When it comes to retirement, baby boomers are favoring lifestyle choices over wealth preservation, bucking the traditions of the generations that came before them.
That is according to a new survey from
“When asked the question, ‘What’s most important to pass on to the next generation, overwhelmingly the choice that they had was values and life lessons,”
Redefining the Retirement Lifestyle
The majority of the baby boomers surveyed said they see retirement as a “longevity bonus” or a period of time when they can pursue other interests outside of their career. Of the respondents, 57% said they look at retirement as a new life phase, while 51% of respondents who have not retired yet said they plan to keep working into retirement, but in a different field of work.
The survey’s respondents also said they see the retirement phase of their lives as an opportunity to strengthen family ties. That coincides with more support given to both children and grandchildren: 52% of parents said they expect to provide their adult children with some kind of support, whether it be education, financial, health care or housing. At the same time, 35% of the respondents said they expect to provide for their grandchildren.
Those responses are particularly striking when taken into consideration with the fact that the baby boomers are really the first generation to fully fund their own retirements, Cemini said. Previously, their parents and grandparents mostly had their retirements paid for through defined benefit programs provided by private employers.
“Years ago, what I would hear is, ‘I want to pass on my entire estate intact. I never want to touch principal. I want to pass on every penny.’ That was the mentality,” Kent said. “Now, I hear it very differently. ‘I don’t care if I don’t pass on every single nickel. I want to see life through a positive lens not that I can enjoy it.’ It’s a whole different way of looking at their money.”
New Concerns and Guidance Needs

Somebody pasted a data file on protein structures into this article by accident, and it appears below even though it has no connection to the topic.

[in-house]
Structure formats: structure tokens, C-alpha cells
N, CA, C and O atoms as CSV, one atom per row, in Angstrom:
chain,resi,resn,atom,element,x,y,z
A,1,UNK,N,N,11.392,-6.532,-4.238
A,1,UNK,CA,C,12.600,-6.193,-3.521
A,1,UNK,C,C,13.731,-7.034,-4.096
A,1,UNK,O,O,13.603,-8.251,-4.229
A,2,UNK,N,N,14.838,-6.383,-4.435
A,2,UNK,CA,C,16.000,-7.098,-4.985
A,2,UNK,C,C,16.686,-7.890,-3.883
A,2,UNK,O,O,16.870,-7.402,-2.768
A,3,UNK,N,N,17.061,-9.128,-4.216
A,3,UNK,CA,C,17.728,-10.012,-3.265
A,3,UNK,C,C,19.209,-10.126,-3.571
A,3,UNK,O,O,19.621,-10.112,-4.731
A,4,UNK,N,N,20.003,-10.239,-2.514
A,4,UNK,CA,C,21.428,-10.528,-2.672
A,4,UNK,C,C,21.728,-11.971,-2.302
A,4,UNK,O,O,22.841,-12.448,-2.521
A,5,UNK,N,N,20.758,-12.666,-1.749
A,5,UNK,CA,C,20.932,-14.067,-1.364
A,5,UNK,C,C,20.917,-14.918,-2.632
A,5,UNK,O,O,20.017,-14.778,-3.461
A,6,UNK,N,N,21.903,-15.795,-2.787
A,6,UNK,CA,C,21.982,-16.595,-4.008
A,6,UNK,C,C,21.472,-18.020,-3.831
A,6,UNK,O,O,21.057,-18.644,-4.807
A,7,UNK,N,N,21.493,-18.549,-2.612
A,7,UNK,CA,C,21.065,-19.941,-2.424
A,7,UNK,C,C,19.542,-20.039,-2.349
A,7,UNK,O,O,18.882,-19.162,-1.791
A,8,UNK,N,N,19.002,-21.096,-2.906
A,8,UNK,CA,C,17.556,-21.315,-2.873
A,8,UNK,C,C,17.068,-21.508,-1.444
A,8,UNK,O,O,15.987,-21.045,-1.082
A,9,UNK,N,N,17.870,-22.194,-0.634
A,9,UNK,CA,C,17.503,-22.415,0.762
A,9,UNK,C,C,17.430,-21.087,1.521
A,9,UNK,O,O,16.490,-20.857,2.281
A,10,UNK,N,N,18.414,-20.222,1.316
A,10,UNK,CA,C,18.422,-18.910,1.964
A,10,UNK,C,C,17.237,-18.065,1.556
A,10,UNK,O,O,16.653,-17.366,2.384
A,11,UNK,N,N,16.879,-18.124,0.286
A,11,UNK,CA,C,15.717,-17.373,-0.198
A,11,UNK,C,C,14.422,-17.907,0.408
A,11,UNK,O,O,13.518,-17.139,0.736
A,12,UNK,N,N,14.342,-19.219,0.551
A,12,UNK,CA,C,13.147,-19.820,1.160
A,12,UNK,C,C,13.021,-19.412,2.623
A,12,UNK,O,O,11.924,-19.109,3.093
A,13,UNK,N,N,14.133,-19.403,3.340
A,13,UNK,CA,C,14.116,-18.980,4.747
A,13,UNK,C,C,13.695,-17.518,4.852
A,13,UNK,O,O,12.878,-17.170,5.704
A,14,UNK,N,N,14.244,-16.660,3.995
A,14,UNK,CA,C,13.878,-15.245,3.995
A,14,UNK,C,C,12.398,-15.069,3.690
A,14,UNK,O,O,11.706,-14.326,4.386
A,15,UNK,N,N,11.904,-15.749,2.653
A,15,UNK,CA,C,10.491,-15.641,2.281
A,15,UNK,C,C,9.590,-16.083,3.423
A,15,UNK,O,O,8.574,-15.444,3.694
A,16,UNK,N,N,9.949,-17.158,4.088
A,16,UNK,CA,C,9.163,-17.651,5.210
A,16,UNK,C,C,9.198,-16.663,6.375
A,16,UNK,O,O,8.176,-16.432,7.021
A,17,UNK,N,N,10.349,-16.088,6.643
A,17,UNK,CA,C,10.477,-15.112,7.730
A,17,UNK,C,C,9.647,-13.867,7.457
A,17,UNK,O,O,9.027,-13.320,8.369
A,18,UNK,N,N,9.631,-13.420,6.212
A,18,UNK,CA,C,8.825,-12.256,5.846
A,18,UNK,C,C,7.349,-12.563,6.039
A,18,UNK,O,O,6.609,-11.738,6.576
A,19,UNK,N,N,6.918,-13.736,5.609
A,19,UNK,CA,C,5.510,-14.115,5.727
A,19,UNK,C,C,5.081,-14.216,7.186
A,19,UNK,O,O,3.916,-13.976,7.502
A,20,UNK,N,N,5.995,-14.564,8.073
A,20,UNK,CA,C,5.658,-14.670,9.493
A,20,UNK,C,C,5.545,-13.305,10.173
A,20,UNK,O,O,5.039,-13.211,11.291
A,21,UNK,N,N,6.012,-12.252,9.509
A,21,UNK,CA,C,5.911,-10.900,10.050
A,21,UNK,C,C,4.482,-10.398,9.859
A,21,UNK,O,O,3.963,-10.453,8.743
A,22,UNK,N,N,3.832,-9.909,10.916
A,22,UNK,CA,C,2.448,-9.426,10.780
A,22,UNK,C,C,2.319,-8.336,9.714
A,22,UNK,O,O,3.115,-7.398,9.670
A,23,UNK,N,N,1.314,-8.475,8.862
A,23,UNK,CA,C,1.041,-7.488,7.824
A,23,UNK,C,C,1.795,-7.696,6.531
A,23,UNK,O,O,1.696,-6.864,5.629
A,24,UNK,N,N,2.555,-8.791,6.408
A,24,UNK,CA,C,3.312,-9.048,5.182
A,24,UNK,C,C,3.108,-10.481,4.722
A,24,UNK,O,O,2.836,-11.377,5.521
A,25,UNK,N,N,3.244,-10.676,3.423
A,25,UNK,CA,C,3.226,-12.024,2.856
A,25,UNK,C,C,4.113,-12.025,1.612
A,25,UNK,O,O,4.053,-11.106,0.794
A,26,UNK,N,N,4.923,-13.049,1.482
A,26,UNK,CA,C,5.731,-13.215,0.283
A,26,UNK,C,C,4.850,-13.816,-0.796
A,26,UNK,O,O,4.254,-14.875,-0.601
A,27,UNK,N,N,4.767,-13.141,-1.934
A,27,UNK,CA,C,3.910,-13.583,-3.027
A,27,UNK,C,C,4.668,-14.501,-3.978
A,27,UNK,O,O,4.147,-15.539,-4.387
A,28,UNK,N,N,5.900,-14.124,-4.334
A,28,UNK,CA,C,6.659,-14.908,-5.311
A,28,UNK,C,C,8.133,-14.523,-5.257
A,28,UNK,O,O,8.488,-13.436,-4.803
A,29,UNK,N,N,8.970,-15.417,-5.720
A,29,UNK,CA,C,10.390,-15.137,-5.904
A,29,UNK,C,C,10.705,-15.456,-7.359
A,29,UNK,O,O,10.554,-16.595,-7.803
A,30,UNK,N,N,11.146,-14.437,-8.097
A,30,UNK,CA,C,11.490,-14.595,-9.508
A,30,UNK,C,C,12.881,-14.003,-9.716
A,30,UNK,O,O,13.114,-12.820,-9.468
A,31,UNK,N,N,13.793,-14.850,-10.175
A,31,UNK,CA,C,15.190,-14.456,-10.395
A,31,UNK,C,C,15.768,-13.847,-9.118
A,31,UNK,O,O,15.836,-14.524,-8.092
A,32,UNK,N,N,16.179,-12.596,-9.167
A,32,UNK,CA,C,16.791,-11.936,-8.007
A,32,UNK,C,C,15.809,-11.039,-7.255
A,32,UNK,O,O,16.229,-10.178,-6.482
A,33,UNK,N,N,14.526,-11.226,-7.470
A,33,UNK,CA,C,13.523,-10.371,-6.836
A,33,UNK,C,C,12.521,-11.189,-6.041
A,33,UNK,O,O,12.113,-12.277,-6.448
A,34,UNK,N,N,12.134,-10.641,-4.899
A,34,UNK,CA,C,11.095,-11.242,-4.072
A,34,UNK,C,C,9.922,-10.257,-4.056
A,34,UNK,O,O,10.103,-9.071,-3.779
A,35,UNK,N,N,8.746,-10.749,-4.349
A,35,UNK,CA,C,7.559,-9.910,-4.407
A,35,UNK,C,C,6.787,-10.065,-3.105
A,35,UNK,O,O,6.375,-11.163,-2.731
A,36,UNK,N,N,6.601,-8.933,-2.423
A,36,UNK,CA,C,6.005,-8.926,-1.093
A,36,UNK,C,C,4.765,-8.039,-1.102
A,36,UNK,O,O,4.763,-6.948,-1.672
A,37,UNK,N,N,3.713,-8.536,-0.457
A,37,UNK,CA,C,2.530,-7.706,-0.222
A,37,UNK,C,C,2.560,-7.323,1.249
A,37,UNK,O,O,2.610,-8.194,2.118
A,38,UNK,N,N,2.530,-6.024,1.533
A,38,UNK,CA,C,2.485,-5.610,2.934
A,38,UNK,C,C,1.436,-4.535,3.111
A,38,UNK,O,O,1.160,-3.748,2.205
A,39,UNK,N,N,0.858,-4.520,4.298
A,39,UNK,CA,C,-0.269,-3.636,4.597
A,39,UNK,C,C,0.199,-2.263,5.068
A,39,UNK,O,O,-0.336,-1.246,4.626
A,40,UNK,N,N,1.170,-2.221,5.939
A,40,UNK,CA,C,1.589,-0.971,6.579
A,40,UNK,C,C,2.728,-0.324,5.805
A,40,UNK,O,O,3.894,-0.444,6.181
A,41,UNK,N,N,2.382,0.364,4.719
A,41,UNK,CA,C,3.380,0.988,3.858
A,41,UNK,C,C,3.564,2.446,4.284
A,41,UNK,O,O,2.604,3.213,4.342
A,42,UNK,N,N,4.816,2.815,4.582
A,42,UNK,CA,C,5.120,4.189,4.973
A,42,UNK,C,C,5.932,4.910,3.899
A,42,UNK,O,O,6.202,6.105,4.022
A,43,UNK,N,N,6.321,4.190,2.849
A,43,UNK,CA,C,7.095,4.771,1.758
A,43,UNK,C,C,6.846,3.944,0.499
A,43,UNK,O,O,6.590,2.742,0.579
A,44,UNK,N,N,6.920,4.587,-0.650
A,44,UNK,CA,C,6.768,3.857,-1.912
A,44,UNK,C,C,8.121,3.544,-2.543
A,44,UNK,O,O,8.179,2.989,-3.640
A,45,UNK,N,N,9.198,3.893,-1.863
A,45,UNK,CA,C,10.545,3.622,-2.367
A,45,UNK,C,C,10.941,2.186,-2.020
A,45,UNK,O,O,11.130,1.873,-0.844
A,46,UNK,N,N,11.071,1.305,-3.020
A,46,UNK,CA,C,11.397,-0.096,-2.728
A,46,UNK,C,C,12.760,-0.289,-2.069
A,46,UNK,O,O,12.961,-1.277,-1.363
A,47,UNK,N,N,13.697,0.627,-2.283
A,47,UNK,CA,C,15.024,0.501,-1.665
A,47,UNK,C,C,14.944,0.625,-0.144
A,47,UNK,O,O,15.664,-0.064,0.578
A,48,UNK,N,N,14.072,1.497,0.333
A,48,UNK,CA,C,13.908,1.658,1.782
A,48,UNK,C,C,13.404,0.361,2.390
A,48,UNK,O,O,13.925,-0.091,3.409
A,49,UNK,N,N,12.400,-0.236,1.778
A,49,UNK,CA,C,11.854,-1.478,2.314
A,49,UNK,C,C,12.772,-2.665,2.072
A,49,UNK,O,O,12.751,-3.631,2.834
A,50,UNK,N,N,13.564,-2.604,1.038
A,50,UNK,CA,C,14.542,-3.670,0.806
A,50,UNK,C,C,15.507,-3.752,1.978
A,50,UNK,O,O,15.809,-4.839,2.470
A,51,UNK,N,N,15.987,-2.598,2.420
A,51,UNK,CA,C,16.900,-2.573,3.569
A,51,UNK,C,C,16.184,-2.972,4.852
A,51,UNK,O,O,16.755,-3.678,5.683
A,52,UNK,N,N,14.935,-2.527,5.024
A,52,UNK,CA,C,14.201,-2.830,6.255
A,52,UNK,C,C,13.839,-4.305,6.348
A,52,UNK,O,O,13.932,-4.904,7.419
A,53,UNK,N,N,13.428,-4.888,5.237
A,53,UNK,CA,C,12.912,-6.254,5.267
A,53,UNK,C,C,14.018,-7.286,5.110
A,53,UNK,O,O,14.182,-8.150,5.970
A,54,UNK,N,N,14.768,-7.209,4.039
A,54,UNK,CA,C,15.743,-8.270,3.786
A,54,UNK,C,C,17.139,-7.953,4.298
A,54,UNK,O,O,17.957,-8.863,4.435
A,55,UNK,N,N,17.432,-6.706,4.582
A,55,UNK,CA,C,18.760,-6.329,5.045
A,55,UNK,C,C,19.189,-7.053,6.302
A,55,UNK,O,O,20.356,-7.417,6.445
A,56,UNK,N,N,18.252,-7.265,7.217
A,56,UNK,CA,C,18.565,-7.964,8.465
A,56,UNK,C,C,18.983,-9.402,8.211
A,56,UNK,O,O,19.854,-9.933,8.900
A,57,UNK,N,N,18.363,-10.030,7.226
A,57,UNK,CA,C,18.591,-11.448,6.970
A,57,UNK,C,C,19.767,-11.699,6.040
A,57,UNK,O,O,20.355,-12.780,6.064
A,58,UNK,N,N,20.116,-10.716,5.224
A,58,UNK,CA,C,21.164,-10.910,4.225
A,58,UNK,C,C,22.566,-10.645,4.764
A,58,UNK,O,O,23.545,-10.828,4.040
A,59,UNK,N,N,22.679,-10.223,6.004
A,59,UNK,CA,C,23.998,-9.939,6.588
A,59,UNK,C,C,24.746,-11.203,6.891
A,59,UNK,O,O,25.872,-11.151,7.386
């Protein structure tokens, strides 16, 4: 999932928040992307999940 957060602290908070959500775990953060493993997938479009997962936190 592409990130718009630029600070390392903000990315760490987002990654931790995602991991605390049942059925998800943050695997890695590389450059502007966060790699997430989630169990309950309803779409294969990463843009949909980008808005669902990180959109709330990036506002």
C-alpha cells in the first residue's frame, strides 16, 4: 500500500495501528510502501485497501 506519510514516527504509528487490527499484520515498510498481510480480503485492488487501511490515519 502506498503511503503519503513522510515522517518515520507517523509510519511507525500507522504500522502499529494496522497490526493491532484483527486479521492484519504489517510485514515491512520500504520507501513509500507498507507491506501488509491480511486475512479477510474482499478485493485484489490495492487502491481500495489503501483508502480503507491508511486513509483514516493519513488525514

When looking at their retirement plans, one concern looms largest in baby boomers’ minds: health care.
That worry is even more prominent for affluent investors, the survey found, with 52% of affluent respondents citing the cost of health care as a top concern, versus just 37% of the general respondents. When it comes to living a long life, other prominent concerns for the respondents include serious health problems, which was cited by 72%; burdening family, 60%; or outliving assets, 47%.
And another major decision that all baby boomers face when it comes to retirement is where to live, with 45% of respondents indicating they want help deciding where to live, 40% looking for ideal housing or care for their own parents and 38% expecting to also support other family members.
Kent said she sees more clients deciding to age in place, a contrast to previous retirees she worked with who often sought to completely relocate to areas like
“If you’re aging in place, it means you’re not going to spend the money to relocate. You’re going to be able to stay in your home rather than going to a facility,” Kent said. “They free up capital for other things. For the first time, all of our retirement clients are talking about taking their greater family on a trip. I hear it almost every day.”
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